Dorgan said the Army’s decision “will send a long overdue message to military contractors that they will be held accountable for their performance. But the Army needs to send that message much more powerfully. Not awarding a bonus for widespread sloppy contracting work that killed soldiers is just the beginning, not the end point, of accountability.”
Dorgan has chaired 21 Senate DPC hearings on waste, fraud and corruption in military contracting in Iraq and Afghanistan since 2003. Evidence at those hearings he said, “has been overwhelming that KBR’s work was shoddy and put the lives of U.S. soldiers at risk. KBR’s electrical workers were often unqualified, poorly trained and poorly supervised. When questions were raised, they simply denied there was a problem and proceeded with the same shoddy business as usual.”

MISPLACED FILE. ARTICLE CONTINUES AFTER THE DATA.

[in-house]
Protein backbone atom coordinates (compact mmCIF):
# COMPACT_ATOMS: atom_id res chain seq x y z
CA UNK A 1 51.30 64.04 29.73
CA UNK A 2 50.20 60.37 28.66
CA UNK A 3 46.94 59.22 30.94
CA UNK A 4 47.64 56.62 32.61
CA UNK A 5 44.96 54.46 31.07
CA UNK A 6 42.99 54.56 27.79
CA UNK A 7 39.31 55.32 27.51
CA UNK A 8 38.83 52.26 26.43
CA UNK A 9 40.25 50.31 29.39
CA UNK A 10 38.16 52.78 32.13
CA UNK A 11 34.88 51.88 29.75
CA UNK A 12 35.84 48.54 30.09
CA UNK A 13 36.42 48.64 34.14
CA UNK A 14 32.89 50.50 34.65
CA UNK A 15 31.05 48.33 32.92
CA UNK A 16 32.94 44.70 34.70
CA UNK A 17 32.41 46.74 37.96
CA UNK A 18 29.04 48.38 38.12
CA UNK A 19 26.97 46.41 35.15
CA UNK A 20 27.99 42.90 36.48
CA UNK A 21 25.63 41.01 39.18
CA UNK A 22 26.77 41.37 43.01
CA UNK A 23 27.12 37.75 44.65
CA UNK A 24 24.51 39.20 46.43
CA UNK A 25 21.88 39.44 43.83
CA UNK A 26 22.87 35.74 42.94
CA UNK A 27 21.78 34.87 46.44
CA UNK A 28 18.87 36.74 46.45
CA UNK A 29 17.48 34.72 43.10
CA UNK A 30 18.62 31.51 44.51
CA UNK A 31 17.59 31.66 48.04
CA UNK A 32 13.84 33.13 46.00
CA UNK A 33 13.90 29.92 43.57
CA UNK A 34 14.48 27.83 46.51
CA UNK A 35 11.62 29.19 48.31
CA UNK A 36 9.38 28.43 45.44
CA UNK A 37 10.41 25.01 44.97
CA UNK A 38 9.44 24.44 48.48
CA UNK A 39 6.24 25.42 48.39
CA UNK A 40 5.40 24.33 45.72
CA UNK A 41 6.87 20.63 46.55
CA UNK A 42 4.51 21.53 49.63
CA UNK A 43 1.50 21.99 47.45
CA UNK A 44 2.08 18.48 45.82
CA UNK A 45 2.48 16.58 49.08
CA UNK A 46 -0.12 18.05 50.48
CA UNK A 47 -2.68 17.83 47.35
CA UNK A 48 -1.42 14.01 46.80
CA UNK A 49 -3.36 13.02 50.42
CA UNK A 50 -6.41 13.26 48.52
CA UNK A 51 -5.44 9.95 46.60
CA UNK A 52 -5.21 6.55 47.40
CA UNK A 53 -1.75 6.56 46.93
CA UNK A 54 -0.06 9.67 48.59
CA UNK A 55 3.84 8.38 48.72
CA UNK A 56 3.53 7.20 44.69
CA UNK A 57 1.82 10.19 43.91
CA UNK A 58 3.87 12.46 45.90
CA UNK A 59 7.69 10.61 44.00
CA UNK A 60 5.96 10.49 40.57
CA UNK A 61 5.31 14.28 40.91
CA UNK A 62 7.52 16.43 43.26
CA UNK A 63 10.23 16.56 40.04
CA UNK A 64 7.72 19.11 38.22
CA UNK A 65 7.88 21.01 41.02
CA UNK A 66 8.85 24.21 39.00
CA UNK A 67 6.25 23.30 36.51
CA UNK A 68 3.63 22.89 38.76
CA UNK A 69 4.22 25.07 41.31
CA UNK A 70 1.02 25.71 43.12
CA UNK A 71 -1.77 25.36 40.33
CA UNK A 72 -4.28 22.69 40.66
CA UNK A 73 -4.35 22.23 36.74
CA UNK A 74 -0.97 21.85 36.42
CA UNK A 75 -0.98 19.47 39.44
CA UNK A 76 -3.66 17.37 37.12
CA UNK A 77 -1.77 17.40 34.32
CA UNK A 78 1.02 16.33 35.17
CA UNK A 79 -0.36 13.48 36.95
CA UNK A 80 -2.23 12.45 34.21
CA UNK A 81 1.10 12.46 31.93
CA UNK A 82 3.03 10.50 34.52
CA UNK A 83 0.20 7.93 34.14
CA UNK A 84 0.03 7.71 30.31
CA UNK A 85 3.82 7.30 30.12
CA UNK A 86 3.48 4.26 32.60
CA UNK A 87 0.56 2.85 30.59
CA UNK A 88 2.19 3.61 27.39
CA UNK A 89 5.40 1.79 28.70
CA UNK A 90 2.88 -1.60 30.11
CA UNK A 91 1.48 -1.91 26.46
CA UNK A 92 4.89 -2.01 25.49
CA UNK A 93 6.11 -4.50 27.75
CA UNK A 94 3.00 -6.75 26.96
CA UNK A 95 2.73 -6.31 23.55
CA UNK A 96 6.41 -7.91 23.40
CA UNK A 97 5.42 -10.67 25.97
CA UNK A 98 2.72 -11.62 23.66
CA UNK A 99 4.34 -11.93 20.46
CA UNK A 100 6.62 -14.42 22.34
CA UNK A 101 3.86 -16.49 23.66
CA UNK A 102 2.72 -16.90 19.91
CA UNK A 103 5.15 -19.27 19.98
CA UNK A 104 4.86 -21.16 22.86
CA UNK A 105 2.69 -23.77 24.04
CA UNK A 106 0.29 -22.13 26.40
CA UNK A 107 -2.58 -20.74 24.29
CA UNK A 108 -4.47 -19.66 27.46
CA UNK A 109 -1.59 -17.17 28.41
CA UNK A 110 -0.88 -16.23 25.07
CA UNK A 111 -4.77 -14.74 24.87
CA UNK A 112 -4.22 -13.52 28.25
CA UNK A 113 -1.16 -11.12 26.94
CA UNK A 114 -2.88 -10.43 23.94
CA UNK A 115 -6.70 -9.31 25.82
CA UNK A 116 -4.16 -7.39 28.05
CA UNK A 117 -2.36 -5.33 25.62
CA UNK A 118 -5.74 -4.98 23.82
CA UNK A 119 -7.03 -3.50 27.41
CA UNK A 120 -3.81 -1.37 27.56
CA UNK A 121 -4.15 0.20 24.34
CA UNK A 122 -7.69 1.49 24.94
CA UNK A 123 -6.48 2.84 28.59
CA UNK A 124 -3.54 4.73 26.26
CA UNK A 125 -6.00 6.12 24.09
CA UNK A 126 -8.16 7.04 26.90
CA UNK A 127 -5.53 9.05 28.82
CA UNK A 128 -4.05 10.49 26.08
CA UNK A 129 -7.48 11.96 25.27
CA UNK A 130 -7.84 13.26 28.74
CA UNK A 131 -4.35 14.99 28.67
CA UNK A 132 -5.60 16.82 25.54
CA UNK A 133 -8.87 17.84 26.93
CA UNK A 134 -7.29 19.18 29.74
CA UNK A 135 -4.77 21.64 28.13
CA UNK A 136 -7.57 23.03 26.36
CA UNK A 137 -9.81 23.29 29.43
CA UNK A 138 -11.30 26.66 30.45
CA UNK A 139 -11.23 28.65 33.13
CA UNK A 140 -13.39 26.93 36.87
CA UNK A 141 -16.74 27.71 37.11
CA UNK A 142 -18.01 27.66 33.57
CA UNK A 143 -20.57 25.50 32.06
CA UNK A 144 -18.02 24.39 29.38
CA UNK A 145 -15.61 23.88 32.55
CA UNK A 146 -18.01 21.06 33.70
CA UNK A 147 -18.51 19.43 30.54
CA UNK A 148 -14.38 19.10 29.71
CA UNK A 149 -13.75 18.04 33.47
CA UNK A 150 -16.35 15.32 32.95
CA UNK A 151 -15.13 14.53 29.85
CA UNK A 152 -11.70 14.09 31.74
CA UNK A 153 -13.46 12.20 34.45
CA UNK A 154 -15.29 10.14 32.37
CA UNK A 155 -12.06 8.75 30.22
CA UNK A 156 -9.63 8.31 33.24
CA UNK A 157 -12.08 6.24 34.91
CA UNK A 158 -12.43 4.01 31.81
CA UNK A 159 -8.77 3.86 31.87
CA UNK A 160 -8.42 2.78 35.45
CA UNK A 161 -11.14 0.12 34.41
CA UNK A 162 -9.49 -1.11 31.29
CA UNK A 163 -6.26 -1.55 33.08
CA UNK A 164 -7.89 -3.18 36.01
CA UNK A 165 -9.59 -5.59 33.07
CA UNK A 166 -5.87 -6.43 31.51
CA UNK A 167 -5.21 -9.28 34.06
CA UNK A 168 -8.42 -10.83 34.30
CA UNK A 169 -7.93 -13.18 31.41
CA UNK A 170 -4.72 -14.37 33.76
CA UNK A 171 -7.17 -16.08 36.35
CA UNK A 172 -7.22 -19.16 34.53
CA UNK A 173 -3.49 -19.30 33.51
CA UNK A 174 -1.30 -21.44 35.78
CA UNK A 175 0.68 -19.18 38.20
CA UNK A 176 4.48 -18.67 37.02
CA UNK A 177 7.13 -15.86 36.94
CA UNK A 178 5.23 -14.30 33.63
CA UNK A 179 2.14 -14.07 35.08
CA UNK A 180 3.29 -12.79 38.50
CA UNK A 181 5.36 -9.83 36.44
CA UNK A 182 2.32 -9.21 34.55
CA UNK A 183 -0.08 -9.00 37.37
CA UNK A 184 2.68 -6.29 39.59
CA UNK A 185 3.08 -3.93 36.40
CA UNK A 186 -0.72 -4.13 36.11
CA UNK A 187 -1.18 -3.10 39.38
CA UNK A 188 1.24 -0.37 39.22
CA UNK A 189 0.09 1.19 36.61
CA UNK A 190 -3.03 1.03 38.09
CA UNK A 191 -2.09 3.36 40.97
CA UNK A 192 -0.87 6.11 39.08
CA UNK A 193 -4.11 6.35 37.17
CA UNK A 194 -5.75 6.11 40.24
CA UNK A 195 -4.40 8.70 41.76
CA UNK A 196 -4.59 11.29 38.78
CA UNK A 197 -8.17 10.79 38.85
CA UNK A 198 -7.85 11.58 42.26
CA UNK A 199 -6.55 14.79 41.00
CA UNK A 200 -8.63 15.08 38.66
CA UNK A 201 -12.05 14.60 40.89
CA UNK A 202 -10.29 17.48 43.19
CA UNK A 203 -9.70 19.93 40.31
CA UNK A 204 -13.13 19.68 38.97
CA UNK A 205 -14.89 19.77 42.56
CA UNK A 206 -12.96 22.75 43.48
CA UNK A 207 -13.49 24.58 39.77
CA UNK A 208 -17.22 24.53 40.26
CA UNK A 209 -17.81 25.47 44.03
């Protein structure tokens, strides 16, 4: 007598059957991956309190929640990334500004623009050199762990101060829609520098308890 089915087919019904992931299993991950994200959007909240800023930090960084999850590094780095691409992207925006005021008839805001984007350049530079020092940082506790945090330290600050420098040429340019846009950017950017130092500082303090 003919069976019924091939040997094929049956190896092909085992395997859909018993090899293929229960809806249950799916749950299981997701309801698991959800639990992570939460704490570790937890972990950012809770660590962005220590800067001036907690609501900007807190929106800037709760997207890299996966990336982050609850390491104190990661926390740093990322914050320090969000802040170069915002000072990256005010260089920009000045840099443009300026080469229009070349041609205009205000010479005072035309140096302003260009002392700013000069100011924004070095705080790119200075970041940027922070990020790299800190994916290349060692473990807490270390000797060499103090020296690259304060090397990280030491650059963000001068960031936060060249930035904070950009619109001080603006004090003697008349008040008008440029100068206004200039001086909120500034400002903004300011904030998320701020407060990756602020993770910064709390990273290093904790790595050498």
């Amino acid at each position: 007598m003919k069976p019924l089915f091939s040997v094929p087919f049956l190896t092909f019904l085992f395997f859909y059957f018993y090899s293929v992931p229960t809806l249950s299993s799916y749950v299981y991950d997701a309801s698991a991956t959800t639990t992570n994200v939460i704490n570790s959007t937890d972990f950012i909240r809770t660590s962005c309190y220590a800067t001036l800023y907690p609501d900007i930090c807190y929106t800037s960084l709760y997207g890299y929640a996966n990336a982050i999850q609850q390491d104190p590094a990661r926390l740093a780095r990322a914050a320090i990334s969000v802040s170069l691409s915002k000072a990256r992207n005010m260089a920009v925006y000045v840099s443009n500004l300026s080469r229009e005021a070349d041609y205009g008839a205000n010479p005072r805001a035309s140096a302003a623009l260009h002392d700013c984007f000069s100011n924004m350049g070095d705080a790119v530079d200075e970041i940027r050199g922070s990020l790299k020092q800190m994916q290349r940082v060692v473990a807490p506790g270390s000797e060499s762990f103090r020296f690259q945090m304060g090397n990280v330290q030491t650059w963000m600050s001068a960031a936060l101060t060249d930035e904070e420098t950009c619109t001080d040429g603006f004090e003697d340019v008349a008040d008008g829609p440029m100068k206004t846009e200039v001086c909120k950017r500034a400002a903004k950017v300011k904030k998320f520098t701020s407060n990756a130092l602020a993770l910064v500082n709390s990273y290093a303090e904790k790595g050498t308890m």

We'll note (unless I forget) that in tomorrow's snapshot as well. I did forget something that should have been noted in today's snapshot and thank you to Mia for e-mailing to remind me. We'll include it tomorrow. The e-mail address for this site is email@example.com.
i hate the war